I Peed Myself.


Many times I have returned home from a night out, walking home or fresh off a long bus ride, jiggling my legs and breathing deeply, only to get to my block where my body senses that sweet release is so, so close and the urge to pee just increases exponentially, whereby I become a 2am creature from Jim Henson’s Creature Shop, ambling with my legs spread out as far as possible but also hurrying, hurrying to get to my door, sprint inside and pee while moaning like a ghost going through puberty. But never before as an adult have I actually not made it. Until just recently. 

A couple days later, I went out with a couple of my girlfriends and recounted the traumatic incident. 

"So right as I got to my block—I just had this intense, intense urge to pee," I said, recounting my recent trauma to a couple friends. 
"Oh, god," Emily* knowingly said. 
"And before I could even finish unlocking the door, noooope, nope nope, I could not make it. I peed myself!" 

I knew that I would have a sympathetic ear in my friend Emily, since she had peed herself a couple months ago after coming home from a bad date, but my friend Britney piped up, “I’ve peed myself too!” 
As the three of us laughed at our traitor bladders and shameful pee secrets as we walked down the street and into the bar, Emily said, “It’s just a reality of being an aging woman!” 

This—getting so old that you can no longer control your bodily functions— is something most are familiar with. But as a 23 year old woman do I really have to face the realities of “my aging female body” to avoid peeing myself again?

I’m not talking like blackout drunk release of body fluids. These are regular situations, sober and with moderate alcohol consumption, but a lot of my friends have peed themselves. 

Peeing yourself is embarrassing—make no mistake. It’s messy, it’s stinky, and it’s generally something that after early childhood we accept is not something that’s going to happen. Sure, many times in my life I have been afraid of peeing myself, but I have always prided myself on being able to hold it in and power through til I reach a bathroom.

When I hang out with my friends we often talk about our bodily woes (in-depth conversations about poop, menstruation, what happens to our stomachs after age 20 when we eat too much junk food), we don’t usually talk about peeing. Peeing yourself, even if it occurs in the privacy of your home, it seems, is on a different level of body grossness than diarrhea, the flu… any of it. It’s something that your body does that is supposed to be under your control, and when that control fails, it feels so much more shameful than any of the other gross, weird, and baffling things that our bodies do.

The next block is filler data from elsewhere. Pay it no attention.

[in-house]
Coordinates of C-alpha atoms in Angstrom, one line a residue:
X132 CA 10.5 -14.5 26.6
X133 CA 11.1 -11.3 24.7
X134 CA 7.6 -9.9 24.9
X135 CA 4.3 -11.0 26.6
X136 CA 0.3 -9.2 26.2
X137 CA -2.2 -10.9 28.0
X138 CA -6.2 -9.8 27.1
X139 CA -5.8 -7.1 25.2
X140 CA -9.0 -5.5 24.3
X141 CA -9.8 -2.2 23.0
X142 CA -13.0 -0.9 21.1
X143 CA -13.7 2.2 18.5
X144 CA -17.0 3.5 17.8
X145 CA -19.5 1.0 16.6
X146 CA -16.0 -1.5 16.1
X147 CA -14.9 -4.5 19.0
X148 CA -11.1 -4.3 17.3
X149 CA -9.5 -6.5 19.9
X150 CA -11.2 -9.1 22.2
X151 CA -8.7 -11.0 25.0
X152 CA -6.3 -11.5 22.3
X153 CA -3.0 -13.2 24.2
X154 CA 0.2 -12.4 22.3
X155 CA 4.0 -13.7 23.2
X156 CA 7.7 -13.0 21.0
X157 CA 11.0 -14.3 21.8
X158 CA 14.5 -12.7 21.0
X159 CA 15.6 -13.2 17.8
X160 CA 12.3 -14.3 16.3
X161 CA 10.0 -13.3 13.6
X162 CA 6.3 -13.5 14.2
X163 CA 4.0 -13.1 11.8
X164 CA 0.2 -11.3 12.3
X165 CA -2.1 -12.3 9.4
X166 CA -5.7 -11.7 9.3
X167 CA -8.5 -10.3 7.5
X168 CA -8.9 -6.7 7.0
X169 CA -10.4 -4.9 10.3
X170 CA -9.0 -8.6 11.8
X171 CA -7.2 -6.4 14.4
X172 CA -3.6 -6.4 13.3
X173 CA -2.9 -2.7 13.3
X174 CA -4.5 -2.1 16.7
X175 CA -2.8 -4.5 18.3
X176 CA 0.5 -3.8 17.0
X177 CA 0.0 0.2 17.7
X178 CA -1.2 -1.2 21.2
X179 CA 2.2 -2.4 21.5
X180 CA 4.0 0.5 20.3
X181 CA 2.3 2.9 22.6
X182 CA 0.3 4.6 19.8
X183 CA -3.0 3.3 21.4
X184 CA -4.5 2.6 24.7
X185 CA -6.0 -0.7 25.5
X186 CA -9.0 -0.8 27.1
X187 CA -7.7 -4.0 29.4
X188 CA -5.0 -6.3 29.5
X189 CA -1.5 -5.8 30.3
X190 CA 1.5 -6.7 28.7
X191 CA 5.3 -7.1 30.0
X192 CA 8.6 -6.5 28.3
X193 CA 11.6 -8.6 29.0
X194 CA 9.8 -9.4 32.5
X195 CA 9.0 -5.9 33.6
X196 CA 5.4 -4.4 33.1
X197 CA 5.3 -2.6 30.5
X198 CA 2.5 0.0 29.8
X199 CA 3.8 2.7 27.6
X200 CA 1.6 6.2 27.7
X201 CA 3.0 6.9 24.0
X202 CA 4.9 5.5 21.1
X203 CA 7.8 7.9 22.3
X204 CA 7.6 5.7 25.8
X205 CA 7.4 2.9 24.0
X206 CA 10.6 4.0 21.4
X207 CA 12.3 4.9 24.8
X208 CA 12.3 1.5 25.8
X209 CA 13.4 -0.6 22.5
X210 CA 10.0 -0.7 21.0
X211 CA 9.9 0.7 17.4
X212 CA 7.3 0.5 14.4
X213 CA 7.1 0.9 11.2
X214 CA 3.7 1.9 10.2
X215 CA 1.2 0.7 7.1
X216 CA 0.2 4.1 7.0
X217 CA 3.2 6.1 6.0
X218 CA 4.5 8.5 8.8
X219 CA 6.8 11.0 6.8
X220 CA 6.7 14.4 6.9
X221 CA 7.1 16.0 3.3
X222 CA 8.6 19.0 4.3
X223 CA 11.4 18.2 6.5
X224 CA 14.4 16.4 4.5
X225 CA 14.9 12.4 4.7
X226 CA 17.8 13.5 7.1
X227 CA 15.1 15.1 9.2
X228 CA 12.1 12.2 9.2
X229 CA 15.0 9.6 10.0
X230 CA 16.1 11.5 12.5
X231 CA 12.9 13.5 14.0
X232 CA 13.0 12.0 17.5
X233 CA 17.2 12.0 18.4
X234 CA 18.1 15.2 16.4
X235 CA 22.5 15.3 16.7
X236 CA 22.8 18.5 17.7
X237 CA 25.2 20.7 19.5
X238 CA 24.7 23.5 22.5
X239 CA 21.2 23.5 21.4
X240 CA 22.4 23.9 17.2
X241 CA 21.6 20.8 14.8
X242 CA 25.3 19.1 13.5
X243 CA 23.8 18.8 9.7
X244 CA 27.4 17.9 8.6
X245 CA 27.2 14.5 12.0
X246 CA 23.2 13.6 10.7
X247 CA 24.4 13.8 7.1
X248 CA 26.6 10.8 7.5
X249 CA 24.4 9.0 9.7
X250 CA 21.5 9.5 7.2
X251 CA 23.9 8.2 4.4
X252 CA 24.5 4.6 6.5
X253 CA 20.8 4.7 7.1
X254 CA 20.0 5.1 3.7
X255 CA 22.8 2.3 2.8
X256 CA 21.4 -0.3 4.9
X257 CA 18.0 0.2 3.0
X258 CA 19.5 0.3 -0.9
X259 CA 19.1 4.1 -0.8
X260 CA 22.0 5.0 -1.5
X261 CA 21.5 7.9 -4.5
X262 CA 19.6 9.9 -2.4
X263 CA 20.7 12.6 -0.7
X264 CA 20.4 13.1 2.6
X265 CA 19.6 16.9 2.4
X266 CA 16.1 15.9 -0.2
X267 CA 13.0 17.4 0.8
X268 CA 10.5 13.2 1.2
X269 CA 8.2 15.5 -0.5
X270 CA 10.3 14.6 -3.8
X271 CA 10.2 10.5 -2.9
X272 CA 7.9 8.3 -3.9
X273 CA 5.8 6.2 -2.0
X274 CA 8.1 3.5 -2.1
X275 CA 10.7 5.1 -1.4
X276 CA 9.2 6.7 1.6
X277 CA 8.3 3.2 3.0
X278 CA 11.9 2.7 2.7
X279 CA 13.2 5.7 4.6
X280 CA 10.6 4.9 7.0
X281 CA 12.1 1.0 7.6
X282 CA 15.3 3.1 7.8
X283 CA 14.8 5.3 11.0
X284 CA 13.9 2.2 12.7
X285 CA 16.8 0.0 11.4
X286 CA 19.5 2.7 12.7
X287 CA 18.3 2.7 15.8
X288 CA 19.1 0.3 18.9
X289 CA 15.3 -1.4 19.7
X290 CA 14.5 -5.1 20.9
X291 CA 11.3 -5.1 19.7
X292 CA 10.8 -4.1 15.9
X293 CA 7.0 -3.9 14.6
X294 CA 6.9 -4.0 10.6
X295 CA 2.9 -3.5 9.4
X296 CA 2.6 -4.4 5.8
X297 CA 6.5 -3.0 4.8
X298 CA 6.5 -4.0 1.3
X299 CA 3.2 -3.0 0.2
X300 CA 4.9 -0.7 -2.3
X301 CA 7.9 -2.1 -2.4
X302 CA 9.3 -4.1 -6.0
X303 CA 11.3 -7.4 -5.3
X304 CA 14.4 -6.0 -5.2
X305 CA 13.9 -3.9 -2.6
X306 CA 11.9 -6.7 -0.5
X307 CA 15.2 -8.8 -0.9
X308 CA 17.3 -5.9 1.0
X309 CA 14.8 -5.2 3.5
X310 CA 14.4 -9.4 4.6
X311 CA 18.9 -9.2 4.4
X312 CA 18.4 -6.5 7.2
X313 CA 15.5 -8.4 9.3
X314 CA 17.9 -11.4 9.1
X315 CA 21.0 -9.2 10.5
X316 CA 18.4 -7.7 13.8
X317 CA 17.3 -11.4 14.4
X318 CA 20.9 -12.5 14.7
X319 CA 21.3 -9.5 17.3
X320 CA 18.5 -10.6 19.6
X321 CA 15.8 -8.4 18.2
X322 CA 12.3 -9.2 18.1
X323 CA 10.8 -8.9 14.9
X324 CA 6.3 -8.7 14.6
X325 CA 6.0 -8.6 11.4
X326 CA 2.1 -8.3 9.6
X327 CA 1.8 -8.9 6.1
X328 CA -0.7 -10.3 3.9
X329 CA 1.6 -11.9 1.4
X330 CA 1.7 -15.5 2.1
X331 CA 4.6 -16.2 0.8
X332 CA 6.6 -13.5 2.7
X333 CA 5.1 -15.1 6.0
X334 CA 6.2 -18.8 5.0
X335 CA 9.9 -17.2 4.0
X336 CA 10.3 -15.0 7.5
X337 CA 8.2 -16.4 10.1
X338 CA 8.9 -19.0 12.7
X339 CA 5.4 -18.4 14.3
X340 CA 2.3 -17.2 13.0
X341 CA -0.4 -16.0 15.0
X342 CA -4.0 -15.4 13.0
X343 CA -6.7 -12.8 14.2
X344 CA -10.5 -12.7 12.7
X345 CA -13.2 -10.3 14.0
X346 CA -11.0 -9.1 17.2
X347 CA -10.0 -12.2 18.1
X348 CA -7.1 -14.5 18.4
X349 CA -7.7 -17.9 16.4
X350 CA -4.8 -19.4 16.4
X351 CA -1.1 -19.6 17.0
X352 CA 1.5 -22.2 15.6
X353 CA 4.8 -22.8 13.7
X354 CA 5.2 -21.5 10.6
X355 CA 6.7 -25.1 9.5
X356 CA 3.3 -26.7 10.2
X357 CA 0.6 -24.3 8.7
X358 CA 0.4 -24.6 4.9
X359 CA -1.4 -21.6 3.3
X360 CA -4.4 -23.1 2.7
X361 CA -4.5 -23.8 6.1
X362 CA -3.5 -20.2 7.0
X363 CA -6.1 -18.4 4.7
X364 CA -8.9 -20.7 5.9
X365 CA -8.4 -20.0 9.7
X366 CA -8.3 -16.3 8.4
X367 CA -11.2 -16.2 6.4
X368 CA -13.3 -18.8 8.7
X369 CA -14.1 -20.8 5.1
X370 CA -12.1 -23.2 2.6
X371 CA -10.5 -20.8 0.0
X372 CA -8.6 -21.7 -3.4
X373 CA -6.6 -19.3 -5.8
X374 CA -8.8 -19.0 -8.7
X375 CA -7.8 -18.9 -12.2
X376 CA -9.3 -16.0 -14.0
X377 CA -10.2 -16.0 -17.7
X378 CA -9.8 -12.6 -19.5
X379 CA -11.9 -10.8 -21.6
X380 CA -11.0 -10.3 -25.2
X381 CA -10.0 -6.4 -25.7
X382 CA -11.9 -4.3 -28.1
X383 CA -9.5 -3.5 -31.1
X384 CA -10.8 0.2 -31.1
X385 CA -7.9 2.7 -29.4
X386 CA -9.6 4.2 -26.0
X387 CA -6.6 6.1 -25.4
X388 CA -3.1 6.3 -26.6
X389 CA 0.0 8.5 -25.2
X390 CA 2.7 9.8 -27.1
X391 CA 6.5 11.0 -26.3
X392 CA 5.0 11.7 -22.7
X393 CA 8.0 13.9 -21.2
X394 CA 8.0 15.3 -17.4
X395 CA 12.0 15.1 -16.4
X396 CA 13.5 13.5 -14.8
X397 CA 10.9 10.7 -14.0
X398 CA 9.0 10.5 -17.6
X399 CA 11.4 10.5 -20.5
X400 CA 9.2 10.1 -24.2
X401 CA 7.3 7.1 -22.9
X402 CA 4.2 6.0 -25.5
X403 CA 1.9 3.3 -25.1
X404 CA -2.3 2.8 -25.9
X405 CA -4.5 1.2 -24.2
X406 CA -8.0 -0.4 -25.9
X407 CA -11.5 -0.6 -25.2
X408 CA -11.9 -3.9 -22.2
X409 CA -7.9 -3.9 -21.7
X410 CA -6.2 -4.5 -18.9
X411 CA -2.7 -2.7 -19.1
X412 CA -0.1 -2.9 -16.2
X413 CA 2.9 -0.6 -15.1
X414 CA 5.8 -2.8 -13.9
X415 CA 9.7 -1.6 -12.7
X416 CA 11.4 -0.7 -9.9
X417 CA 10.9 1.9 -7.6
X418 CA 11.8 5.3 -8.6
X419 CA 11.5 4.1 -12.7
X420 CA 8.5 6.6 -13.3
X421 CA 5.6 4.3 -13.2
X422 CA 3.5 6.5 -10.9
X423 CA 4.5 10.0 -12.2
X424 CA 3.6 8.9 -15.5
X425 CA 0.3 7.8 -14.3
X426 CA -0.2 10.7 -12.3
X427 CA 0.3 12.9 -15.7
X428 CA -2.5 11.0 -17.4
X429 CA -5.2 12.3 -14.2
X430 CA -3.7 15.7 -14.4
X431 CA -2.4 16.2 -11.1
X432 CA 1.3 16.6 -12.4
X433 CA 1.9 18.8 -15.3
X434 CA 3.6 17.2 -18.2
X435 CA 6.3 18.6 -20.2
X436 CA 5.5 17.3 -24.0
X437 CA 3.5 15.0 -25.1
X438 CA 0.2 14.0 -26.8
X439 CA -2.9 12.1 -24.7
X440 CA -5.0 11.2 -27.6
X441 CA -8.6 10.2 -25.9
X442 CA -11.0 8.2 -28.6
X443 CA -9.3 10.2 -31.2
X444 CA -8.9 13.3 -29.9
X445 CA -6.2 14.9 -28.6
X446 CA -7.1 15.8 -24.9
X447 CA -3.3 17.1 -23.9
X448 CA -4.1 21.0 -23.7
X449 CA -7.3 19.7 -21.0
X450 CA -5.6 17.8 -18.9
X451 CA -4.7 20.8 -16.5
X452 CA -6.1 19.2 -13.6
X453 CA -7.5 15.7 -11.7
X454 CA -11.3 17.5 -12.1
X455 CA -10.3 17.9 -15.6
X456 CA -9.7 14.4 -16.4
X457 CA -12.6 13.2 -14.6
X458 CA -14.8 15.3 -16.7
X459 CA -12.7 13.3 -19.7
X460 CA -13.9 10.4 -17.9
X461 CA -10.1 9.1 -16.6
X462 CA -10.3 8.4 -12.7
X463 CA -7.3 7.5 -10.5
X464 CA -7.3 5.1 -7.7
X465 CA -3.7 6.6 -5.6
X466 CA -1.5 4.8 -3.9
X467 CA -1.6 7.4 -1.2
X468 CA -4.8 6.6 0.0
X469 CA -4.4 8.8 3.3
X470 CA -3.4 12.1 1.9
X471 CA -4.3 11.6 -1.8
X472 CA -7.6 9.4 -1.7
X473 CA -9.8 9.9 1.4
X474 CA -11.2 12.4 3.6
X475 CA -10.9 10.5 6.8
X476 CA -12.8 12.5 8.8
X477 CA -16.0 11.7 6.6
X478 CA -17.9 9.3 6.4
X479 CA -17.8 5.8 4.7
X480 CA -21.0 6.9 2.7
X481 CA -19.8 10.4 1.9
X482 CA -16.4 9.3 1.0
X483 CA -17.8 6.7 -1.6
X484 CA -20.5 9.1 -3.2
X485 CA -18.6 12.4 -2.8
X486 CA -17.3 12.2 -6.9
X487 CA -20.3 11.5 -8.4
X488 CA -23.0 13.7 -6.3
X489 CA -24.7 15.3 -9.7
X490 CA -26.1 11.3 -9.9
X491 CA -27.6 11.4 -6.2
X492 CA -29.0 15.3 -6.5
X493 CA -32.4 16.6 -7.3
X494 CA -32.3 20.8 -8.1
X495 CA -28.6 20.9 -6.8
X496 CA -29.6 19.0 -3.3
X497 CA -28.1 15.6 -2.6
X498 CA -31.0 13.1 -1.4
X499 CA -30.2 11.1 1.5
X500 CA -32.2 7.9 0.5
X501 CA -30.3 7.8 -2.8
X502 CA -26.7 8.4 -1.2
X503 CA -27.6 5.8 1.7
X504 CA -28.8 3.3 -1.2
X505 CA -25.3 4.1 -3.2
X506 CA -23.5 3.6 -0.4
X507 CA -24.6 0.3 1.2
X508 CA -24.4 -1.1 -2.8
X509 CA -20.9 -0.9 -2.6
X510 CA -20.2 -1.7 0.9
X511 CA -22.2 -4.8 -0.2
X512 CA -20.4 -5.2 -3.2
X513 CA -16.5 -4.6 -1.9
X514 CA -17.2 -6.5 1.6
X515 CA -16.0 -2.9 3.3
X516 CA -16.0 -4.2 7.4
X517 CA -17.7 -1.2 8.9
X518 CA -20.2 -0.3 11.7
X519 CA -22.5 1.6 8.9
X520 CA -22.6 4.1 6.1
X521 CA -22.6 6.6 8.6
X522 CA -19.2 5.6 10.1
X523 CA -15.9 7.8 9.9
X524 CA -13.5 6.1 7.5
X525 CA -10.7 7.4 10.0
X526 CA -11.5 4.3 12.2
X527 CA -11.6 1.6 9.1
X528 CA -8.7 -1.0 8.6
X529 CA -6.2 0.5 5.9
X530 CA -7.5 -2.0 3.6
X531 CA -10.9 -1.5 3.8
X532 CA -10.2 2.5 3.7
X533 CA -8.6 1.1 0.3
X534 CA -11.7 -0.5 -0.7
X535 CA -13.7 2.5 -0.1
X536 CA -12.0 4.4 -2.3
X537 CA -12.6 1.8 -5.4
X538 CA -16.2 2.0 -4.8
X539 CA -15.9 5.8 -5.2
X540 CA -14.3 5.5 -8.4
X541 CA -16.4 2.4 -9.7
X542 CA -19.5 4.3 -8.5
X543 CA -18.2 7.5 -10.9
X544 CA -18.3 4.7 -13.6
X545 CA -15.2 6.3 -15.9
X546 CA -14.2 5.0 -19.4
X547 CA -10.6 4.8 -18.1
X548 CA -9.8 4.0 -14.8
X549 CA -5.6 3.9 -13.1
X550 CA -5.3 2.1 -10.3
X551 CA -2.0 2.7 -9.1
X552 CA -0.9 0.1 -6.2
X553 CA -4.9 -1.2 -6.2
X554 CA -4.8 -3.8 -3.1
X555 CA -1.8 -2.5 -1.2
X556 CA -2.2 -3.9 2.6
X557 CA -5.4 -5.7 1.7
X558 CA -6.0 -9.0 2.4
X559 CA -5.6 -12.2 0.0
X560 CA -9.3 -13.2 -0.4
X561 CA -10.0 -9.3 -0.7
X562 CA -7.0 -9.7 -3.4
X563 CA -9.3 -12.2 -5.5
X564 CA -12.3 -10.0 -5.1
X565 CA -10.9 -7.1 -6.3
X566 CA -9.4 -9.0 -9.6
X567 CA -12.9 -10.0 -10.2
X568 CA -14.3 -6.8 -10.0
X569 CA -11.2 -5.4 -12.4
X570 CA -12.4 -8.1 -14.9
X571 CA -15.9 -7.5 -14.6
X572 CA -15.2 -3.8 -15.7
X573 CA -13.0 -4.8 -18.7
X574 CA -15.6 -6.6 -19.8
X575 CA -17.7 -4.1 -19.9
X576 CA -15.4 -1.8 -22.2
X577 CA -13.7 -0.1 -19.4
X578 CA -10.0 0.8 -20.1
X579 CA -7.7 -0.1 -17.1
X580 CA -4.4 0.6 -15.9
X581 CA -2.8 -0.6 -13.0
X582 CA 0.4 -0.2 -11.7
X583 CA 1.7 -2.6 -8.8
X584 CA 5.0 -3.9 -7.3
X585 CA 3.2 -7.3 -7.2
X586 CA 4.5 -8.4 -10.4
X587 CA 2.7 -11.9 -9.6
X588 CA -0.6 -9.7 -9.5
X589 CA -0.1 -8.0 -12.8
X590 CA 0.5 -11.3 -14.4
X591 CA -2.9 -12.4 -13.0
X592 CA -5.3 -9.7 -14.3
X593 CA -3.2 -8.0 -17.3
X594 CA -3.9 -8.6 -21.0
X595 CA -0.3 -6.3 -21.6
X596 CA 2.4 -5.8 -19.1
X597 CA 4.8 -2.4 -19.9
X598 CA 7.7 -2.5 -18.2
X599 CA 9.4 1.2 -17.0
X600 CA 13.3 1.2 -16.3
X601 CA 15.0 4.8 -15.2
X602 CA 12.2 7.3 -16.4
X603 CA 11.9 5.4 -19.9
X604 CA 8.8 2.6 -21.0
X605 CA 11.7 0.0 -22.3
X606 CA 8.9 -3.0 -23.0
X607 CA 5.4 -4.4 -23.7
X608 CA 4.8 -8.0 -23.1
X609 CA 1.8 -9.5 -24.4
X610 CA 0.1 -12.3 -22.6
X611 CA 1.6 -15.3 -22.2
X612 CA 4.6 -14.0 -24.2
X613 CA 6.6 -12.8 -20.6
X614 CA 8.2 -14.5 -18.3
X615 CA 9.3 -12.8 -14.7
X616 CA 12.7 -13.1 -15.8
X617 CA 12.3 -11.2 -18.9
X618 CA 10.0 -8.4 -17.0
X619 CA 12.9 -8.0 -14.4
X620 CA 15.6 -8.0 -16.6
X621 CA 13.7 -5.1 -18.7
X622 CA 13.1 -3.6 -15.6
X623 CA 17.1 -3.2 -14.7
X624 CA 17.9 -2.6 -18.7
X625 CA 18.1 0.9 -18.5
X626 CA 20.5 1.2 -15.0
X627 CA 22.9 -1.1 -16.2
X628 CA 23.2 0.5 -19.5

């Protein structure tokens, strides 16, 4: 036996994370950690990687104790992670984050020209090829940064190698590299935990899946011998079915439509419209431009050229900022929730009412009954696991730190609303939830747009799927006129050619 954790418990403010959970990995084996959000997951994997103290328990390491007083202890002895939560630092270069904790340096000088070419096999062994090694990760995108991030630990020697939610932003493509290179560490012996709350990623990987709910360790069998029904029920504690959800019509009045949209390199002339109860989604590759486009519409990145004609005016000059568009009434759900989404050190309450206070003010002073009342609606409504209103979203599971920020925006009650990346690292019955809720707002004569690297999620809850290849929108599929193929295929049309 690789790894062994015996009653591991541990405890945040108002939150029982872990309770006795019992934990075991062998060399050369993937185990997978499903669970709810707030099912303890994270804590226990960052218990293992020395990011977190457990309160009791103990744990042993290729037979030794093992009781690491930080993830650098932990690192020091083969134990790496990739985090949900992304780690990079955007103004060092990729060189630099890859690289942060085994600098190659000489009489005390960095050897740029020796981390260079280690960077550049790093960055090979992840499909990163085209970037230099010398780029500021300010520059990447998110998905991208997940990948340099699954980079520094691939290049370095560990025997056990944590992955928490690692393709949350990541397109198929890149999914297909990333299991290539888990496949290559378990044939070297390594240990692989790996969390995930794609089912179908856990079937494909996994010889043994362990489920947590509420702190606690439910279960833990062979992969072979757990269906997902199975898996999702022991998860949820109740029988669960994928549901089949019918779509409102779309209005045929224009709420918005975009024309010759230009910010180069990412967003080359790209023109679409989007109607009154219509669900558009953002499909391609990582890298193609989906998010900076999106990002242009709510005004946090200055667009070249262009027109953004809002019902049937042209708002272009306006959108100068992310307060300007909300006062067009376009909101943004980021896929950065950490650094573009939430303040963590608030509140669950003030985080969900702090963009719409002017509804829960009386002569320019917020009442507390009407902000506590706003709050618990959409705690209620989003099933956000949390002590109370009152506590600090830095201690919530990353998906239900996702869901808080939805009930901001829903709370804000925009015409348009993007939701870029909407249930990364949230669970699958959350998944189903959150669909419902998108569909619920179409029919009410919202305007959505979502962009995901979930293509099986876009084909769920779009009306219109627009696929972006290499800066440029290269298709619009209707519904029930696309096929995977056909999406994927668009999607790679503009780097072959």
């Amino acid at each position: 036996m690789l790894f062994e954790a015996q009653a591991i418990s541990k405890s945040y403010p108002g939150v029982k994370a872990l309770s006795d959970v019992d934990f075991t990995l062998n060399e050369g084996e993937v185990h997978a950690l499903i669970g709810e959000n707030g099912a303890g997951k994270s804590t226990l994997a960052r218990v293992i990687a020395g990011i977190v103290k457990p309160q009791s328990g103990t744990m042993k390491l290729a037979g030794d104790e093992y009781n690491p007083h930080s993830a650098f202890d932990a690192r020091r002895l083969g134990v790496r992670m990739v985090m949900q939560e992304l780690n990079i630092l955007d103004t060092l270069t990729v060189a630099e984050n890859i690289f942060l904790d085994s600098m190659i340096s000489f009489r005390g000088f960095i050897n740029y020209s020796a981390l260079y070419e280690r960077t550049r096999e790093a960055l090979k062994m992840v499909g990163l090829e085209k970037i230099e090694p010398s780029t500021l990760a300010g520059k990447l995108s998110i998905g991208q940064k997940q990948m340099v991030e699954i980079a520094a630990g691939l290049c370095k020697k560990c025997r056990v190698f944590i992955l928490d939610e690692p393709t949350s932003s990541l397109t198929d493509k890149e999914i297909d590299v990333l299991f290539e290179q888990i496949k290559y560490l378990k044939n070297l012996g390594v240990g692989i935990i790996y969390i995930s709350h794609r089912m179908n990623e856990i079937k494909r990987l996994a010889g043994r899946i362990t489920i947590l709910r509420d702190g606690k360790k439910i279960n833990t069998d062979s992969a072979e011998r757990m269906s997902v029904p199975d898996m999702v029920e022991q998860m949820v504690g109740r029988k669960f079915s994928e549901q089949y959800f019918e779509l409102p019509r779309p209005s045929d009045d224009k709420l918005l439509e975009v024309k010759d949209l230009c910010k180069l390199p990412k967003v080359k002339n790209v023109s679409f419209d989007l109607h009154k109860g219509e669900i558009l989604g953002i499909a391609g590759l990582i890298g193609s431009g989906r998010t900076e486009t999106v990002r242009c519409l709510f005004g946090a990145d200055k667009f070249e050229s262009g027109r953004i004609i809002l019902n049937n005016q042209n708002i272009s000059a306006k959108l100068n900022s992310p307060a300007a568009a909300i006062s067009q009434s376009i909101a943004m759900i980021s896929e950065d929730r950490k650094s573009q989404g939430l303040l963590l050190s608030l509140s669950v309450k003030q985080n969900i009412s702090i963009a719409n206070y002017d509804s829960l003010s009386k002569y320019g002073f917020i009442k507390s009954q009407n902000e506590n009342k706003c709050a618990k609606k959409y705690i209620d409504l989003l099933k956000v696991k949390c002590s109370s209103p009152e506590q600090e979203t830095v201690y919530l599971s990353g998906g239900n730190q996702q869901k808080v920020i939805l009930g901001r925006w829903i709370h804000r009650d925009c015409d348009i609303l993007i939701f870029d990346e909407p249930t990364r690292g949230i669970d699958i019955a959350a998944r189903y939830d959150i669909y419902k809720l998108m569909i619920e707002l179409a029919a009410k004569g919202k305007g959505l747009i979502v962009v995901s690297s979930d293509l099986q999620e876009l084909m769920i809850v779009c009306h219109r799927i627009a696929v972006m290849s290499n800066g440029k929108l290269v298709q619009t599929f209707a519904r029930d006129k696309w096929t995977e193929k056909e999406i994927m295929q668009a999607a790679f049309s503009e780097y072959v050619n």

When one pees with a penis, peeing culture is somewhat different. Because peeing is physically different (there’s no squatting or leaning or awkward spread out positioning involved as it is for those of us without penises), the penis owners I know have a much less stressful attitude about it. If need be, they’ll find an alley. Among my penisless friends, everyone has a close call story, and many of us have an actual “I’m an adult and I peed myself”-story.

I can’t speak on the pee habits of every penisless person around, but for most women I know, the danger of peeing oneself is an actual stressful reality. Culturally, bodily functions in women are supposed to be really private acts, shielded and secret at all costs. Like, why the fuck is “Girls Don’t Poop" a thing? For men, writing in the snow, pee distance contests, lighting farts on fire… these are socially constructed to be "normal" behaviors (although certainly not all men want to participate). But it is a part of our cultural dialogue that men have a much freer reign with their "gross" body functions, while women are to keep them as private as possible. 

I’m not about to go tell everyone I know that I recently peed myself, but I am conscious that it’s something that isn’t really that out of the ordinary, but I also do recognize that my reluctance to share is partly dictated by my having grown up in a society that has taught me that as a woman I should control myself as much as possible, and this involuntary failure to do so represents a failure of that tenant. 

That being said, I’m definitely making more of an effort to visit bathrooms before I have to travel. And do some kegels before bed. 

*names changed to protect our weak bladders and red faces